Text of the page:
Needing a break from all the heated political debate, I kicked off my shoes yesterday and sat down to read the latest edition of Town&Country. I wondered how the beautiful people avoided ill-tempered frown lines? Naturally, I didn’t expect to see Donald Trump among those in that blue-blooded register. Nonetheless, a few pages into the magazine I saw him, our 45th President, standing shoulder to shoulder at Buckingham Palace with the Queen.
Despite being in his company, Her Royal Highness seemed unruffled. Her diamond crown sat squarely on her head, and she was wearing the blue sash of her personal creation, the Victorian Order of Queen Elizabeth 11.
I admit the scene looked well composed until my eyes fell upon the row of Burmese rubies encircling Her Majesty’s neck. (“The Red Carpet Appearance,” Town&Country, February 2020, pg. 52.) I blinked, of course. Having researched the meaning of gems for my novel Ballet Noir, I was aware that rubies are prized for their power to ward off evil.
“I knew it!”I cried aloud and then thought better of it. Would Her Royal Highness really mean to offend to Donald Trump? I doubted it. The rubies, I surmised, were simply her favorites.
Of course, I can’t be certain. The rules of etiquette do change with the times. Men are no longer obliged to open a door for a woman or rise from a chair when she enters a room. And there’s so much new ground to be covered regarding the computer. Is sending an electronic sympathy card gouache or permissible, one wonders.
Turning the magazine’s page, again, I discovered an article that promised to answer some of my questions–advice from a Greek Princess who moonlights as an expert on the subject of etiquette. (“When in Doubt…Ask a Princess!,” by Danielle Stein Chizzik, Town&Country, February 2020, pg. 42.) Someone had queried her about food allergies. When invited to a dinner party, was it permissible for a person afflicted with an allergy to bring a personal dish to the soiree?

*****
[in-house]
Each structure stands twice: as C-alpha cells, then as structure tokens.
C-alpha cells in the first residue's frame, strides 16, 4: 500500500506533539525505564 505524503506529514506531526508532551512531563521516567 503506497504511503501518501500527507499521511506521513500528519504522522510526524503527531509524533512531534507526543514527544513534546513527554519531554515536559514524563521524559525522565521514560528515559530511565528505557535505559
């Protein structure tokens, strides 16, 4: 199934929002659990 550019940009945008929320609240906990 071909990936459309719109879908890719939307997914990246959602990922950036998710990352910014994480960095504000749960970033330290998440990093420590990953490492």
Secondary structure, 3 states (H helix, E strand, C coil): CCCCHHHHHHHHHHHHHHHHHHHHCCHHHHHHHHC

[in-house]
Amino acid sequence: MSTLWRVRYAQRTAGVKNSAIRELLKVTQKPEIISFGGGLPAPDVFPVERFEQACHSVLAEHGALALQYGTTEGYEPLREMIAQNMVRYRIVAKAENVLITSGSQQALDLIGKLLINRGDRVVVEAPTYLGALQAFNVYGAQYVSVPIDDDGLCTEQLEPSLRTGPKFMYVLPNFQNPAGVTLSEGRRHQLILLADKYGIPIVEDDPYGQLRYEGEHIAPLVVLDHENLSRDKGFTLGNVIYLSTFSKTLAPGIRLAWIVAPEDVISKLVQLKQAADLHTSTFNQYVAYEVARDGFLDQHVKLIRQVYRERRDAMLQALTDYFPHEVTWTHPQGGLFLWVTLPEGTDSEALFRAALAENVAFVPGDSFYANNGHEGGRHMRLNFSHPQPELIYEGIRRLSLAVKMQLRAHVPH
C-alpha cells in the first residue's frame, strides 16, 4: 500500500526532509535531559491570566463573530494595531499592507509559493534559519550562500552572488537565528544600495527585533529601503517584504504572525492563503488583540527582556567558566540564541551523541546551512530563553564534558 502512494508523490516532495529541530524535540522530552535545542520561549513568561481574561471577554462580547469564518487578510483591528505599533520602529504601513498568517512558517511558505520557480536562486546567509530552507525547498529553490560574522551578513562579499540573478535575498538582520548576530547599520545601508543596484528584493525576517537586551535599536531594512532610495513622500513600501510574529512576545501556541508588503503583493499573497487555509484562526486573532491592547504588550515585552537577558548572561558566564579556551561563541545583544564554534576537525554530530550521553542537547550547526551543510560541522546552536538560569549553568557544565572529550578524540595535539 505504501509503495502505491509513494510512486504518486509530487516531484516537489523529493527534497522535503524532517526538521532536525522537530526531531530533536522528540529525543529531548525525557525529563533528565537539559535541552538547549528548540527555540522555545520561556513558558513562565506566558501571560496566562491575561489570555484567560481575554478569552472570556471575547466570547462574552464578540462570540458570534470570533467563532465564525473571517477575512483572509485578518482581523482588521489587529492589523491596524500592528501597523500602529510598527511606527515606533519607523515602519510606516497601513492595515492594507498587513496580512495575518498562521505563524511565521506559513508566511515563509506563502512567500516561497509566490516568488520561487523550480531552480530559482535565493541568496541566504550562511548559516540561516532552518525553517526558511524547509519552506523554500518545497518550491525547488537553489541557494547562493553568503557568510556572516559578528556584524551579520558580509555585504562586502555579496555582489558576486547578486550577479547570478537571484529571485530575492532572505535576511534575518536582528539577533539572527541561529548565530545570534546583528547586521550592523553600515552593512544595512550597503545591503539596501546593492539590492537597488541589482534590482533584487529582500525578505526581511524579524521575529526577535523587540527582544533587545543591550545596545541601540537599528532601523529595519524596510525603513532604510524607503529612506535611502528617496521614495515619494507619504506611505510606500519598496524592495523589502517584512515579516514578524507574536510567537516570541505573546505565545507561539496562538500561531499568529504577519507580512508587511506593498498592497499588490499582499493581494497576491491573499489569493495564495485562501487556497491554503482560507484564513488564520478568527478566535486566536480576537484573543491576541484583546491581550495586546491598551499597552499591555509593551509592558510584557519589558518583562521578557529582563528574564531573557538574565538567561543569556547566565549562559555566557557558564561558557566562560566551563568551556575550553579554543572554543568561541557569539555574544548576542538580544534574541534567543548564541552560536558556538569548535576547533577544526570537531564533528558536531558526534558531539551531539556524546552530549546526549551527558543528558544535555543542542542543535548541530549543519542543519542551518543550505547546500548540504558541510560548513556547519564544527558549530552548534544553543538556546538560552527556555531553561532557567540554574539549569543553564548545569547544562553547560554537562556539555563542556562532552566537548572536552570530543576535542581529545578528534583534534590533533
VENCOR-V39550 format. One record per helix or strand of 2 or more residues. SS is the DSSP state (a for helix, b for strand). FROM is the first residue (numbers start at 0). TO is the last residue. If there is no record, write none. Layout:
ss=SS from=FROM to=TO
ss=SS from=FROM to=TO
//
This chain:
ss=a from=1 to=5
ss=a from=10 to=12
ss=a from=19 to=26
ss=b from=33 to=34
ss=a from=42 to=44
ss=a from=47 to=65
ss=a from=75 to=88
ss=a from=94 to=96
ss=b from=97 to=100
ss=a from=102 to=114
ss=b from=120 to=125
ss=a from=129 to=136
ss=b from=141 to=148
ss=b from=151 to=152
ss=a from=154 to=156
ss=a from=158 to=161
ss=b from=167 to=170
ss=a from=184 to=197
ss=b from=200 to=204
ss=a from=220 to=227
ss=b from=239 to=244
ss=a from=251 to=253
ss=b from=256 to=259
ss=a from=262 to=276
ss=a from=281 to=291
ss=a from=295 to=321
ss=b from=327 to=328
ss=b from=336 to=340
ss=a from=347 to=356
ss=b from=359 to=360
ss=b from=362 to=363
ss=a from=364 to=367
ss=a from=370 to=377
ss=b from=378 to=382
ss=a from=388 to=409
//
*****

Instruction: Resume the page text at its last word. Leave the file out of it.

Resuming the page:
The princess had no doubt on the matter. A guest never brings food to a dinner party unless the restrictions are life-threatening. End of story.
Naturally, I paused to wonder how the Princess came to hold so firm an opinion. Did she read of this restriction in the Bible? Or did her authority sprang from more ancient wisdom, the pages of the Iliad or Odyssey, for example? Perhaps Sophocles mused about the food taboo in one of his plays? Or, she might have found it among Plato’s Dialogues. Even so, I had no knowledge of it.
After further rumination, I decided the opinion originated with the princess who, after all, had recently written a book about etiquette for modern times. It occurred to me then that if her opinion were committed to print and left unchallenged, it might harden into a canon. Decades into the future, I could imagine people with food allergies being condemned to sit hungry among dinner guests while peanuts and shellfish passed beneath their noses, their stomachs grousing like discontented cats.
I think it best to nip such a canon in the bud. In the case of a diet restriction, my advice is to consult with the host or hostess. Of course, I wouldn’t be surprised if people ignored my suggestion. I’m not a princess. All I can offer is common sense.